The outrigger boats in Sabang were the prettiest boats I saw; all painted the same way with little red and yellow flags that flutter in the wind. Just don’t expect a quiet ride, they sound like a lawn mower right beside you. Now because boat is the main form of transport between Sabang and the river, it does get quite busy at the jetty. However! For those who have experienced Thailand and alike, this “busy” is small in comparison, as each boat can only take approx 8 passengers. You won’t find hundreds of tourists waiting here, so the wait isn’t very long.




When you reach the beach, you have an introduction to the history of the river, and then proceed down a boardwalk to an inland lake. You are given a headset, a life jacket and a hardhat. They are serious about the conservation here, so really pay attention to what you are doing. You then hop into a guided paddle boat tour with 9 others, and are taken into the river. Your guide will paddle the boat for you, taking you as far as 1.5km into the river. The cave river system is elaborate and the further in you go, the more difficult is it to breathe, therefore the turning point is at 1.5km for this reason.


The river is home to thousands of bats, has magnificent karsts and vast cathedral like chambers – reaching 120m wide and 60m high in several sections! As in any cave, you’ll be surrounded by natural limestone rock formations in every direction. Many of these have dissolved and have formed into statues that look things: the holy family, eggplant, titanic. And this should come as no surprise, it’s pitch black inside so if you are claustrophobic and struggle with the darkness, perhaps this isn’t the best idea for you. There is also a fossil of a ‘serenia‘ (sea cow to everyone else), however it is 4km deep into the river, simply too far to show everyone. Overall, the tour of the river takes 2hrs, so plenty of the day left afterwards and a valid experience!






Once we returned to Sabang, we then went on a small hike north up to a small waterfall via a very rocky/pebbly beach. It took about 45 minutes to walk there, with the larger time portion navigating footwork on the rocks. These aren’t small pebbles, they were the size of bowling balls and/or larger. Wear proper shoes, it’s really hard to walk through in flip flops and huge risk of slipping and breaking an ankle! The waterfall itself is nice, with two small rock pools on separate levels. No more than 4 people would fit in the pools, but keep in mind that they are only 30cm deep each. The water is cool, perfect for a hot day.




We then went and did a ATV quad bike tour in Sabang. This jungle quad bike adventure from the Sheridan Hotel lasts 45 minutes, and takes you down a track in the foothills of the mountains, in the jungle. It costs 1,300 Pesos ($45 AUD). Expect to stop a lot as the bikes aren’t in the best condition, however it’s a fun way to spend the day and get a little muddy.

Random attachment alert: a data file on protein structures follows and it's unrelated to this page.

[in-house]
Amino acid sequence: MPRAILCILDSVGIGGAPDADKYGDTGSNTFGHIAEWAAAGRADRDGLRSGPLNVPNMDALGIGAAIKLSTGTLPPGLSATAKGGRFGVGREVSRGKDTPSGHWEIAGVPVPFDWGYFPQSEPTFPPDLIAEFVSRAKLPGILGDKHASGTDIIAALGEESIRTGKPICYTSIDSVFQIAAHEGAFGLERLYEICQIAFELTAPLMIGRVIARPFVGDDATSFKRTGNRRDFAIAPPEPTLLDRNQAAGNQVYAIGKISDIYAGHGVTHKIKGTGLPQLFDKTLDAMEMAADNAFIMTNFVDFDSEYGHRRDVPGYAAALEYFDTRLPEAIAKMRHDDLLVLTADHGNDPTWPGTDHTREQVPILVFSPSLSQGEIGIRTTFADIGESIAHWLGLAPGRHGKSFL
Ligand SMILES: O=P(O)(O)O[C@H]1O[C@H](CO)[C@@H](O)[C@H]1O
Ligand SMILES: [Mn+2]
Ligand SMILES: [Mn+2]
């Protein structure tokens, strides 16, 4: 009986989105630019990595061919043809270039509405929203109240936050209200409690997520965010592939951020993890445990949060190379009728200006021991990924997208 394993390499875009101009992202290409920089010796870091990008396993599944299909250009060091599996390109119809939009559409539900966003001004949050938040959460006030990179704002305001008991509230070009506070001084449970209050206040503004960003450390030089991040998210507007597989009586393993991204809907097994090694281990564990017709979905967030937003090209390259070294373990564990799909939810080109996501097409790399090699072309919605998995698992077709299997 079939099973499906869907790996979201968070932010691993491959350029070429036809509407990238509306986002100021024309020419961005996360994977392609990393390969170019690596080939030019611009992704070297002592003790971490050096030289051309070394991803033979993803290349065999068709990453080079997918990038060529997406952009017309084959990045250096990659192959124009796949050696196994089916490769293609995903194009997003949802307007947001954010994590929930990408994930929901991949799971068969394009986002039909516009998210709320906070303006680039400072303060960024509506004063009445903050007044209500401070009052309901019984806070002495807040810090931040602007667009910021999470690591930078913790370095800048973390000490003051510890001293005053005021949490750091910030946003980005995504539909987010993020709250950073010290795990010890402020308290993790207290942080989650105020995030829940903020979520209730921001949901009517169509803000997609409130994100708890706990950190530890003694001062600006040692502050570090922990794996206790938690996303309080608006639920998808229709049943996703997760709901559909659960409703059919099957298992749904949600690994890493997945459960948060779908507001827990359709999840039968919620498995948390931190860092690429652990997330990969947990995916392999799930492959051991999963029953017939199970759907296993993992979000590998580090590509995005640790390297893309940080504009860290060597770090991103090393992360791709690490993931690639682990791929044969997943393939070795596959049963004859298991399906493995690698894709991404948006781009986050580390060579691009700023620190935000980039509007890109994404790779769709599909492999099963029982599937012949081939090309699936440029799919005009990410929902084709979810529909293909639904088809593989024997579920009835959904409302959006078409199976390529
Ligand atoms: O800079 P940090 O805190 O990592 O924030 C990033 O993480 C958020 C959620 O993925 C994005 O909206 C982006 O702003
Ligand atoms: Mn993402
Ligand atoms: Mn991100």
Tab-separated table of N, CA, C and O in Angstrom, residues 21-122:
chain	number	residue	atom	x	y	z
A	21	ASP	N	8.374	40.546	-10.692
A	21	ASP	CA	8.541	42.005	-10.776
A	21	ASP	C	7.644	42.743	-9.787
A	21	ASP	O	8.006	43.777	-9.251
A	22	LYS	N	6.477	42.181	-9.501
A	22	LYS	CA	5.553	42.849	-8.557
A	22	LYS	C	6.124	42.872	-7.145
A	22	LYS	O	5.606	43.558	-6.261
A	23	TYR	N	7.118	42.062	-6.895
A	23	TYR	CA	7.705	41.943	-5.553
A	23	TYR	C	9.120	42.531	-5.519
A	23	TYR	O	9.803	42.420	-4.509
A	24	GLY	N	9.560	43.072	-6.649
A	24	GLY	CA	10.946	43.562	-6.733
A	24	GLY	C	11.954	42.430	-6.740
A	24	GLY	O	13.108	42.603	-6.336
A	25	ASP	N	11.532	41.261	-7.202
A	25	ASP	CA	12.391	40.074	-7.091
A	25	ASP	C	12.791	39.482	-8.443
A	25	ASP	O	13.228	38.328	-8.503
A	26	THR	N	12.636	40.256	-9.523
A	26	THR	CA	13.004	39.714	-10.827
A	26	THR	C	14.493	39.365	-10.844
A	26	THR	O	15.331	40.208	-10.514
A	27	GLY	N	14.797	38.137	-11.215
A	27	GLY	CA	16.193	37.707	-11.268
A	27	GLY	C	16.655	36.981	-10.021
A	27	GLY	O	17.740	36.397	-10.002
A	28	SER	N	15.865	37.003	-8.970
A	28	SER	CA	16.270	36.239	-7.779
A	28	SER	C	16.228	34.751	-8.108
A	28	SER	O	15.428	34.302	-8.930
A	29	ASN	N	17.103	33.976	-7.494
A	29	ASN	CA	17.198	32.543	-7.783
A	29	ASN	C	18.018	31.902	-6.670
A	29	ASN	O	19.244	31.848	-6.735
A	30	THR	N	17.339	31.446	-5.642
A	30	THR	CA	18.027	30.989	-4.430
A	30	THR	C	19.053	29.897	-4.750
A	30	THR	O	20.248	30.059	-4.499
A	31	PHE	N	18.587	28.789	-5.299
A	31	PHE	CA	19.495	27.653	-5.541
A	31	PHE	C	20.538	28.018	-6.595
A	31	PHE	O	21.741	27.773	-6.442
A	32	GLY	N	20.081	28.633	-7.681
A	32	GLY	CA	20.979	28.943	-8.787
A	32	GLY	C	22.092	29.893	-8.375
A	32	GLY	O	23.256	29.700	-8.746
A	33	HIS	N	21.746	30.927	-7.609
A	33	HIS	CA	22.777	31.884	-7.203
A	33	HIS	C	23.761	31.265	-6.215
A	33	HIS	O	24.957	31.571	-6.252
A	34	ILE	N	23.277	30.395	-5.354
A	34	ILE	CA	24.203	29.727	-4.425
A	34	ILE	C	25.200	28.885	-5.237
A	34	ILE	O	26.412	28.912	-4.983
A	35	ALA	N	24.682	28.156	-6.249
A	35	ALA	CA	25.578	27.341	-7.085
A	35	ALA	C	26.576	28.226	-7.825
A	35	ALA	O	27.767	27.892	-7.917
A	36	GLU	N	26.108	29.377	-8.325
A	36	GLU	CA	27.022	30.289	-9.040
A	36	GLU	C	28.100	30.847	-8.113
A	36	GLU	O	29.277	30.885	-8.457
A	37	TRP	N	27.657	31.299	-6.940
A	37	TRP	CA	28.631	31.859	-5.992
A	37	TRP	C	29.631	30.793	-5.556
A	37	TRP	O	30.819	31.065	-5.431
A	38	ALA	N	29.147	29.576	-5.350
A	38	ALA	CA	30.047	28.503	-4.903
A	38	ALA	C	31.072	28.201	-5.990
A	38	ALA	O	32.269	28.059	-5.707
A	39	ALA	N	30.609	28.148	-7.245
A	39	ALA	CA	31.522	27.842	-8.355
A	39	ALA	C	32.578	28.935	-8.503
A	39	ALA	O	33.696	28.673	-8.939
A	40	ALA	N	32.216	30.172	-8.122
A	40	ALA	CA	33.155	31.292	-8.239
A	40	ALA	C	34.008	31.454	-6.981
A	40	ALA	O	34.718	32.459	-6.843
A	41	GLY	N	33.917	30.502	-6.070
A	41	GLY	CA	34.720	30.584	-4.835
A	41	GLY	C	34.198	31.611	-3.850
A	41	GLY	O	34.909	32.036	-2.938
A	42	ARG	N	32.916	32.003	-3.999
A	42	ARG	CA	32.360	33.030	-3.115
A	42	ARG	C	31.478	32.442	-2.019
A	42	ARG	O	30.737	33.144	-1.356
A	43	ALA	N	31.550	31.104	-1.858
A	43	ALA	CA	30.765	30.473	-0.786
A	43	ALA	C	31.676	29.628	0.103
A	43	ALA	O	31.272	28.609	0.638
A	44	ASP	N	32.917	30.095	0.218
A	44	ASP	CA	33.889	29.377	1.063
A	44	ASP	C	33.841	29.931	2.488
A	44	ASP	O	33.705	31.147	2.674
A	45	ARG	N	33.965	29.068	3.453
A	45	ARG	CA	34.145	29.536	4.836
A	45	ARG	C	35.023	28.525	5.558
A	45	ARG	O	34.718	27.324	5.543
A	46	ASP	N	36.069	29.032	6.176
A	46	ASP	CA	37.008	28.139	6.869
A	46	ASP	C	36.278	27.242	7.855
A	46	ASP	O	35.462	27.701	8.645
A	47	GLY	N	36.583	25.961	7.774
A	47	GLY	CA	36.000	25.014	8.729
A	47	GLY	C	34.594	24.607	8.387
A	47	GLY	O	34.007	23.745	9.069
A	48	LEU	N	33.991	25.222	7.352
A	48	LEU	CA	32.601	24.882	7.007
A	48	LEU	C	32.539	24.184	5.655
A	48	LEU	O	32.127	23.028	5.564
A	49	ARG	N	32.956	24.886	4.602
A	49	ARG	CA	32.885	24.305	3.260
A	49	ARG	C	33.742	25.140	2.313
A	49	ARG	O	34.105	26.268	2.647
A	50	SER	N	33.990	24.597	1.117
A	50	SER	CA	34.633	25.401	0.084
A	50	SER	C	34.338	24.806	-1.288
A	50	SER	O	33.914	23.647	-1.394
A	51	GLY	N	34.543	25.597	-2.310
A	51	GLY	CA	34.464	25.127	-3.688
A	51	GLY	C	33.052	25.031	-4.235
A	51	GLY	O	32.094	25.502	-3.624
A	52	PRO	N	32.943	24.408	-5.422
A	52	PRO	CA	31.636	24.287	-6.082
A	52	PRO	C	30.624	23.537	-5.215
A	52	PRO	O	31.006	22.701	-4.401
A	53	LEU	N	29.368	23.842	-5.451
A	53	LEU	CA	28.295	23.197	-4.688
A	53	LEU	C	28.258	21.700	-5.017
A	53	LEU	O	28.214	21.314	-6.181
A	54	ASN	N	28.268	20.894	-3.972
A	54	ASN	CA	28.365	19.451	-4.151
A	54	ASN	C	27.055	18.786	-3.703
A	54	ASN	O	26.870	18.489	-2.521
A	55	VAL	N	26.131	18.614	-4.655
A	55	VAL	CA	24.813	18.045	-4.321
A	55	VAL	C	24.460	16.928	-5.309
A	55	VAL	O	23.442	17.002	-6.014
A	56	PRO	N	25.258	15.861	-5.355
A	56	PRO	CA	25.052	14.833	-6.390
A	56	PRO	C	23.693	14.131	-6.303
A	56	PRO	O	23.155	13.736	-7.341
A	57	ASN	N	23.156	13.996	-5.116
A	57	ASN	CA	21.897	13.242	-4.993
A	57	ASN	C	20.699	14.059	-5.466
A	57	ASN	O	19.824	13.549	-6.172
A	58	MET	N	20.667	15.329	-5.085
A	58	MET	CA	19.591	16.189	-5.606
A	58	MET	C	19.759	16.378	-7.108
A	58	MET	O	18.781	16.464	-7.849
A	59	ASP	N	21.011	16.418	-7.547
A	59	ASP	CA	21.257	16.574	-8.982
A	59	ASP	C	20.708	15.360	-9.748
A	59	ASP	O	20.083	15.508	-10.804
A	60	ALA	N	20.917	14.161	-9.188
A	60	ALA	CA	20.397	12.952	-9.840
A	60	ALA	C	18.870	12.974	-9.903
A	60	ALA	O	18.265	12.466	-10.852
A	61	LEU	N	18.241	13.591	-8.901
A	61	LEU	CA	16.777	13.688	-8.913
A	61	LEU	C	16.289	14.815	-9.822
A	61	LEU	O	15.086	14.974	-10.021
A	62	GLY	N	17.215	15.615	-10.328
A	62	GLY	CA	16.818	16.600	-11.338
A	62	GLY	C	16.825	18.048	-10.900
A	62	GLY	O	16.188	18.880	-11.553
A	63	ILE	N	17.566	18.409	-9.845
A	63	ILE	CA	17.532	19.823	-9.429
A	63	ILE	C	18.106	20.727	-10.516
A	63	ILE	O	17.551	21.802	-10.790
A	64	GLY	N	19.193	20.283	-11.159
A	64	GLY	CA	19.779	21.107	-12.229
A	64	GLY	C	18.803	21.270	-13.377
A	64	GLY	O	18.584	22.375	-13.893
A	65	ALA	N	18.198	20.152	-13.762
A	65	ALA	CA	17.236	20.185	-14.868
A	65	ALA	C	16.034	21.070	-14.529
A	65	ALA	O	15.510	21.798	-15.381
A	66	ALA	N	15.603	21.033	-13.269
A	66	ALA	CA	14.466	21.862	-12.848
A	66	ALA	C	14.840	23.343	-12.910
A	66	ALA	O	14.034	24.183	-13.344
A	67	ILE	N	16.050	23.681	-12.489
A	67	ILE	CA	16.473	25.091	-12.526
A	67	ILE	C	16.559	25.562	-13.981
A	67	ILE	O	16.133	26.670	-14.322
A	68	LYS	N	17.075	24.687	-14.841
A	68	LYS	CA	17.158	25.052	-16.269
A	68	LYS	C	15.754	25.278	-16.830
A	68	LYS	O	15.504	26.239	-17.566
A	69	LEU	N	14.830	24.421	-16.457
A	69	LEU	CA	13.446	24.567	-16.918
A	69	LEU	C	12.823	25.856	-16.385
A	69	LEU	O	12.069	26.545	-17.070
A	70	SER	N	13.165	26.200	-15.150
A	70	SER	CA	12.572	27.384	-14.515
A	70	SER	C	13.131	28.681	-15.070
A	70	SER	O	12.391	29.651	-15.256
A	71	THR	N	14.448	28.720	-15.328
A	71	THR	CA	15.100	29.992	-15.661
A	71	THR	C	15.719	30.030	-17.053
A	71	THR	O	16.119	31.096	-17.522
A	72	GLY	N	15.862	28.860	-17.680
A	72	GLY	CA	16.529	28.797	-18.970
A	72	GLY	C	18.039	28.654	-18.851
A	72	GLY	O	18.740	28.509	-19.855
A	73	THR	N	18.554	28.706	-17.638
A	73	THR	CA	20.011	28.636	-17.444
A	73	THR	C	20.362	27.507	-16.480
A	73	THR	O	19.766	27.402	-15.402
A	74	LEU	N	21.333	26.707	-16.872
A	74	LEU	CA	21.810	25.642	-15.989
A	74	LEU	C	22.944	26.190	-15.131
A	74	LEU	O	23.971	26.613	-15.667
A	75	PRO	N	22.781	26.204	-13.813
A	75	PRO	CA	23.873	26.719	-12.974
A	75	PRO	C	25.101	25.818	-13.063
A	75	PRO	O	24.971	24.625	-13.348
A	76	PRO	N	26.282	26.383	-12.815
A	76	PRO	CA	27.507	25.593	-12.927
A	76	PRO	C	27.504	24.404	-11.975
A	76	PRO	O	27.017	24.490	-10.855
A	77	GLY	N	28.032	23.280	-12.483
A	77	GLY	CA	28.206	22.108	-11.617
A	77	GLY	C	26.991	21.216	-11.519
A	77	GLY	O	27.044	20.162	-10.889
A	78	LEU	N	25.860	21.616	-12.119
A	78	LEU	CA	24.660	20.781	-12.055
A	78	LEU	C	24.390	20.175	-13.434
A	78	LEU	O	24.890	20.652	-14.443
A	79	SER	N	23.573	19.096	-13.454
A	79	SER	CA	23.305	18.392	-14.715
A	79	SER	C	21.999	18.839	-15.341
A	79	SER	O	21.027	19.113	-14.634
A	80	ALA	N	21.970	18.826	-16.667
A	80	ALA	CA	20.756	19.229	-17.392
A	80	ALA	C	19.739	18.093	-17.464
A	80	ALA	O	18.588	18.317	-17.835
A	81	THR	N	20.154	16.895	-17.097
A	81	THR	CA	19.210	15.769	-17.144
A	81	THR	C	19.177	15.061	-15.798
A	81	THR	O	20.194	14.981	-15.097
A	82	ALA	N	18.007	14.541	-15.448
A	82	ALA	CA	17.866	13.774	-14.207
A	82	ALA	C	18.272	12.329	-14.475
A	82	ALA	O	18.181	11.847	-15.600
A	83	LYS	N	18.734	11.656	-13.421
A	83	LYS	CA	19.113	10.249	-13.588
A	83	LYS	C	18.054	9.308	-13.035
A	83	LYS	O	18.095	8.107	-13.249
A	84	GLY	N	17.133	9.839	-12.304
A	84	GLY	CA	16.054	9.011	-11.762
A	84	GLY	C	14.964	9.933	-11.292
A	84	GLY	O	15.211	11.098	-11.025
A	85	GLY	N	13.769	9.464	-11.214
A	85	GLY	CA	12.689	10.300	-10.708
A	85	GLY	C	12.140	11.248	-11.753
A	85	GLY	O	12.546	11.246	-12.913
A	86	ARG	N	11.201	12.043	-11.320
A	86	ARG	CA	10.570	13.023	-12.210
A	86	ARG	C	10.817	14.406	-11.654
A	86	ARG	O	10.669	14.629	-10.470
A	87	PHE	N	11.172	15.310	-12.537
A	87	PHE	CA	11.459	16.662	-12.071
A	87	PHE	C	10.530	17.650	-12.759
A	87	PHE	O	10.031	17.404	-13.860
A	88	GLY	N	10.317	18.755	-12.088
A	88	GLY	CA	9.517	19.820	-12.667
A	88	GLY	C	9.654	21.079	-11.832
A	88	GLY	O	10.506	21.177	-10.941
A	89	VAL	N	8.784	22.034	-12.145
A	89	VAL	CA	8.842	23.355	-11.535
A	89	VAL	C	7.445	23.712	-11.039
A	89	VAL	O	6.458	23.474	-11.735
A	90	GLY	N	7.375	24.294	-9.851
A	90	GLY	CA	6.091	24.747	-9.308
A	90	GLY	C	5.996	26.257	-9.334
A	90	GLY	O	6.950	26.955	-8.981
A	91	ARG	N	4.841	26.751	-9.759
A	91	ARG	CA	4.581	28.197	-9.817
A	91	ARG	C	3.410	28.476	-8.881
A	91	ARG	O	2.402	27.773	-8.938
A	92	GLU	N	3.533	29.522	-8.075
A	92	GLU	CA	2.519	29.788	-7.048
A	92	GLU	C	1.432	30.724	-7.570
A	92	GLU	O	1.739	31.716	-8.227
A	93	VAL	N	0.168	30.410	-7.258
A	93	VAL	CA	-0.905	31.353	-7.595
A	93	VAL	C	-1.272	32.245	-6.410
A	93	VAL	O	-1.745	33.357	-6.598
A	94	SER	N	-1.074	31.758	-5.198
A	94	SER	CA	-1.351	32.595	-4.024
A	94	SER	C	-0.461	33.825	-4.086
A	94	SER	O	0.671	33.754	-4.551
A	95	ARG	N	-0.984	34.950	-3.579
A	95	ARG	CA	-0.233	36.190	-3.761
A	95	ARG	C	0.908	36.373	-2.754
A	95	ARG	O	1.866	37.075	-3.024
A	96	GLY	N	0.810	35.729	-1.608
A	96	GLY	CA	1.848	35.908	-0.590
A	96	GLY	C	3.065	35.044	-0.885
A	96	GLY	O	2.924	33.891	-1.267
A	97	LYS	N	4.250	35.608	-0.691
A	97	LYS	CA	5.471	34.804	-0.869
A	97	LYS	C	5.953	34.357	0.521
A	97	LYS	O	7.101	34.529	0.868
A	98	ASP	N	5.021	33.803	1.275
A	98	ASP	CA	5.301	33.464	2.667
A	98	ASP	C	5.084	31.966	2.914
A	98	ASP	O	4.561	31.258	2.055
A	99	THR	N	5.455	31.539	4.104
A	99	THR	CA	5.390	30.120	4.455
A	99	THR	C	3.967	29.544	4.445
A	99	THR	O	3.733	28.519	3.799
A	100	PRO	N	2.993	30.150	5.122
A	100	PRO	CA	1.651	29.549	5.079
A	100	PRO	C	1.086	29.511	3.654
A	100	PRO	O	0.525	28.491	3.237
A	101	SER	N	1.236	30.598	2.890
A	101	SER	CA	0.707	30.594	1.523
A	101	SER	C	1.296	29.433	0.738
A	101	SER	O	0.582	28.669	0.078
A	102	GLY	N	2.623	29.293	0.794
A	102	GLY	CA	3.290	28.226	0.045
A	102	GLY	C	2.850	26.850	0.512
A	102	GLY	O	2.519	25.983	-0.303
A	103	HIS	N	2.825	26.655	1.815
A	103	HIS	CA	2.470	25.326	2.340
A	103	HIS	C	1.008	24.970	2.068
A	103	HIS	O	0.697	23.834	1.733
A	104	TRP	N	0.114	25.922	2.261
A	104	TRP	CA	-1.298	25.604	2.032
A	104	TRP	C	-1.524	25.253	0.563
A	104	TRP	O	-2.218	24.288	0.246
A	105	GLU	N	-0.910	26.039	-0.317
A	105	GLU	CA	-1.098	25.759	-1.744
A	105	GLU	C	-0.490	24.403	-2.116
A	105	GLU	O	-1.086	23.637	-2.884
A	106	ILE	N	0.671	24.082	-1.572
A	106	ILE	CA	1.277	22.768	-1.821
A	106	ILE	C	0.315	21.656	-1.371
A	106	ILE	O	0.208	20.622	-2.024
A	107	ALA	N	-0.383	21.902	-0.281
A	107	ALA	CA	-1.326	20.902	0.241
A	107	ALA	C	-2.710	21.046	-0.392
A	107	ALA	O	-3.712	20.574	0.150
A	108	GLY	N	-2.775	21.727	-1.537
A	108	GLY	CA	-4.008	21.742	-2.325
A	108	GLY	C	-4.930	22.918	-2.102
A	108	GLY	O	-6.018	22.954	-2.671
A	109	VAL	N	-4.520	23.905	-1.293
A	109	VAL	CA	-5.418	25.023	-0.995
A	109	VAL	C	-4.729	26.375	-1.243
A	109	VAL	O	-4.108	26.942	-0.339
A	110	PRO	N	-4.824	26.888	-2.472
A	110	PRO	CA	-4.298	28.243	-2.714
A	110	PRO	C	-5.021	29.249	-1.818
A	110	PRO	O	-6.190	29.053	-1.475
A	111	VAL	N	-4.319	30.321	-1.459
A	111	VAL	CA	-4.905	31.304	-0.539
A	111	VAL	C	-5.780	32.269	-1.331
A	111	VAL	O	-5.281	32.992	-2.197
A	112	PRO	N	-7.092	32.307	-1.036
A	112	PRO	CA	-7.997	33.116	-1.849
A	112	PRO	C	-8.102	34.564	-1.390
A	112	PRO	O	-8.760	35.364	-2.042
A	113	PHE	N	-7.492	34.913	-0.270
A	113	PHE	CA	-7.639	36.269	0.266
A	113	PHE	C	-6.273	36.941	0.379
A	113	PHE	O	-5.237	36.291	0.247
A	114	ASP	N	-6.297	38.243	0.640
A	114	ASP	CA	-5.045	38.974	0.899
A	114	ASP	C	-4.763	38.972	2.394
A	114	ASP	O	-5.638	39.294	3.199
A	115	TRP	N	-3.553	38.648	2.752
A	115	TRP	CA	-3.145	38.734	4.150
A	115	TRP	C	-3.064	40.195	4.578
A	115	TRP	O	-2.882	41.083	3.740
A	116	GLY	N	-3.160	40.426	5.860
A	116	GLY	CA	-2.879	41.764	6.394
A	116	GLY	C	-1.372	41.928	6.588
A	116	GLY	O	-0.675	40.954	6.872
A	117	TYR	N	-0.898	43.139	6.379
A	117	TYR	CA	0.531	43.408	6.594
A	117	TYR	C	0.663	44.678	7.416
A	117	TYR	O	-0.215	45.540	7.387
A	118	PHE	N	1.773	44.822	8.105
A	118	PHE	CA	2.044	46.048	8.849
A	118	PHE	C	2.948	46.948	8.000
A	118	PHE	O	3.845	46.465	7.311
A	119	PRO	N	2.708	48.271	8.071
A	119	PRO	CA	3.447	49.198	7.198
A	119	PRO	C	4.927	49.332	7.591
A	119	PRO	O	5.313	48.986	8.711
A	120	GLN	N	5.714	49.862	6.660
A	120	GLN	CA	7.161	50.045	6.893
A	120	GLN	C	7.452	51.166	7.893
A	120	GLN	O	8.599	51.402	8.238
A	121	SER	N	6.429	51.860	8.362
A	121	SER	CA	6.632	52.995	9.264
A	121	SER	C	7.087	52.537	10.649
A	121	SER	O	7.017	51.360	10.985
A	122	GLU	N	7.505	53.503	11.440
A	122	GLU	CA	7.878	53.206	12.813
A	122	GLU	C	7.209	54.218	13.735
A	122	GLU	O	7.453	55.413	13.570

Totally deserves to have its own section, the massages here were incredible! Set along the beachfront, it was the perfect way to relax!




Whilst I unfortunately didn’t have enough time to go ziplining (too many massages, whoops!) the reports back from my other group members were really positive.  There is also a mangrove swamp tour that can be done, again, I had no time!



This is the journey that people dread, and you’ll read elsewhere that the road to El Nido is awful; bumpy, long and uncomfortable. Well, I have good news for you! The road has been recently redone and is almost entirely concrete now! So now it’s still uncomfortable and long, but hey, still an improvement! I only experienced one 20 minute section of dirt road quite close to El Nido (very bumpy indeed), but it looked to have the concrete road coming fairly soon. I would estimate by April 2016, the road would be complete!

The road from Puerto Princesa is windy, and yes, the vans might not be the most comfortable, but, overall it’s worth it when you get to El Nido. If you are prone to motion sickness on windy roads, this road will be no exception, so take travel sickness tablets accordingly. From Sabang, the journey took 5hrs with a stop for lunch at Tay Tay (best town name ever btw). There is also the option of taking the ferry from Sabang to El Nido, however this is unreliable and even more uncomfortable than the van. The ferry goes far enough out at sea that you can’t see the coastline, and can have quite rough conditions, with the 8hr journey growing to 11hrs frequently. Recommendation: take a van!



When you google El Nido, you will get stunning pictures with beautiful white sand and clear blue water. Do not be mistaken, this is what the islands around El Nido look like, not what El Nido town looks like!!


I was disappointed to see it in this condition, and clearly had been exposed to way too many photoshopped images of El Nido before my visit. Whilst the above image is taken at low tide, the beach wasn’t much better at high tide. The sand isn’t that great, the water is a green murky colour and there are rocks everywhere in the water. To top it off, the bay has many parked boats, so it really isn’t a place you can swim. HOWEVER, what El Nido itself disappoints in, the islands surrounding make up for immensely!!! I was absolutely blown away by the beauty that are these islands.